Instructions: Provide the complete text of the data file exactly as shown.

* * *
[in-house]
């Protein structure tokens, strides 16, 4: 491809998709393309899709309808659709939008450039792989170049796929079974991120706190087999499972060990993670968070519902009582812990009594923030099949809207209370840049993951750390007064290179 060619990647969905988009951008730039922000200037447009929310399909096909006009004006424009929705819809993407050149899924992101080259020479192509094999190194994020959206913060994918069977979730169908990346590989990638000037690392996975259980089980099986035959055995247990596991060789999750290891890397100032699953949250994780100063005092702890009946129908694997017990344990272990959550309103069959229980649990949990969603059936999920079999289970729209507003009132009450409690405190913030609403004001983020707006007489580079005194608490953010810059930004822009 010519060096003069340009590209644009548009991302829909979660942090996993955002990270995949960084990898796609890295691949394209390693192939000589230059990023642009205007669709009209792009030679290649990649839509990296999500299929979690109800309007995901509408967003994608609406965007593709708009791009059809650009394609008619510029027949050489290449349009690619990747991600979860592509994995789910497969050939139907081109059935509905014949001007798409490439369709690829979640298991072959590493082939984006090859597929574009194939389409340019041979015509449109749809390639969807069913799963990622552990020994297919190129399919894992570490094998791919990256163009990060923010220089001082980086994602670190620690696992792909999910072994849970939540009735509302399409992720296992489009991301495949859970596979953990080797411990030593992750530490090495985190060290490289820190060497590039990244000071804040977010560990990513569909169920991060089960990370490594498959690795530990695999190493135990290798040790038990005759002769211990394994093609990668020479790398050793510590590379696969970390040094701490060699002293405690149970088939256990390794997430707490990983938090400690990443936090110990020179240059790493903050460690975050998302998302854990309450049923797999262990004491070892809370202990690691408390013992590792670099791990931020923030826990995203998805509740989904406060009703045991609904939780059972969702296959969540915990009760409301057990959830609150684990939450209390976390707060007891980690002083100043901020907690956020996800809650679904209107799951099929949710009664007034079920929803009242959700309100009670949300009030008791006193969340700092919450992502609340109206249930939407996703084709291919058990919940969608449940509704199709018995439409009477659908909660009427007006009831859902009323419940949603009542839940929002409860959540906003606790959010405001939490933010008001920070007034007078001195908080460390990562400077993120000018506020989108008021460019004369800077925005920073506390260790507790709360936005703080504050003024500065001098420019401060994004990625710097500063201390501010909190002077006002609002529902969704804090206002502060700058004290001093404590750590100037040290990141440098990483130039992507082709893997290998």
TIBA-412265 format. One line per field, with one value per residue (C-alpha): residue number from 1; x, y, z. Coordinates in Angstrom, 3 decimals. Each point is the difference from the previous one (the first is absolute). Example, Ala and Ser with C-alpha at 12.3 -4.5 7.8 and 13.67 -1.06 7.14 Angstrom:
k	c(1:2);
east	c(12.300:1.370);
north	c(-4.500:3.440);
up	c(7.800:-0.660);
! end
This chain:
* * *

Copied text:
[in-house]
């Protein structure tokens, strides 16, 4: 491809998709393309899709309808659709939008450039792989170049796929079974991120706190087999499972060990993670968070519902009582812990009594923030099949809207209370840049993951750390007064290179 060619990647969905988009951008730039922000200037447009929310399909096909006009004006424009929705819809993407050149899924992101080259020479192509094999190194994020959206913060994918069977979730169908990346590989990638000037690392996975259980089980099986035959055995247990596991060789999750290891890397100032699953949250994780100063005092702890009946129908694997017990344990272990959550309103069959229980649990949990969603059936999920079999289970729209507003009132009450409690405190913030609403004001983020707006007489580079005194608490953010810059930004822009 010519060096003069340009590209644009548009991302829909979660942090996993955002990270995949960084990898796609890295691949394209390693192939000589230059990023642009205007669709009209792009030679290649990649839509990296999500299929979690109800309007995901509408967003994608609406965007593709708009791009059809650009394609008619510029027949050489290449349009690619990747991600979860592509994995789910497969050939139907081109059935509905014949001007798409490439369709690829979640298991072959590493082939984006090859597929574009194939389409340019041979015509449109749809390639969807069913799963990622552990020994297919190129399919894992570490094998791919990256163009990060923010220089001082980086994602670190620690696992792909999910072994849970939540009735509302399409992720296992489009991301495949859970596979953990080797411990030593992750530490090495985190060290490289820190060497590039990244000071804040977010560990990513569909169920991060089960990370490594498959690795530990695999190493135990290798040790038990005759002769211990394994093609990668020479790398050793510590590379696969970390040094701490060699002293405690149970088939256990390794997430707490990983938090400690990443936090110990020179240059790493903050460690975050998302998302854990309450049923797999262990004491070892809370202990690691408390013992590792670099791990931020923030826990995203998805509740989904406060009703045991609904939780059972969702296959969540915990009760409301057990959830609150684990939450209390976390707060007891980690002083100043901020907690956020996800809650679904209107799951099929949710009664007034079920929803009242959700309100009670949300009030008791006193969340700092919450992502609340109206249930939407996703084709291919058990919940969608449940509704199709018995439409009477659908909660009427007006009831859902009323419940949603009542839940929002409860959540906003606790959010405001939490933010008001920070007034007078001195908080460390990562400077993120000018506020989108008021460019004369800077925005920073506390260790507790709360936005703080504050003024500065001098420019401060994004990625710097500063201390501010909190002077006002609002529902969704804090206002502060700058004290001093404590750590100037040290990141440098990483130039992507082709893997290998």
TIBA-412265 format. One line per field, with one value per residue (C-alpha): residue number from 1; x, y, z. Coordinates in Angstrom, 3 decimals. Each point is the difference from the previous one (the first is absolute). Example, Ala and Ser with C-alpha at 12.3 -4.5 7.8 and 13.67 -1.06 7.14 Angstrom:
k	c(1:2);
east	c(12.300:1.370);
north	c(-4.500:3.440);
up	c(7.800:-0.660);
! end
This chain: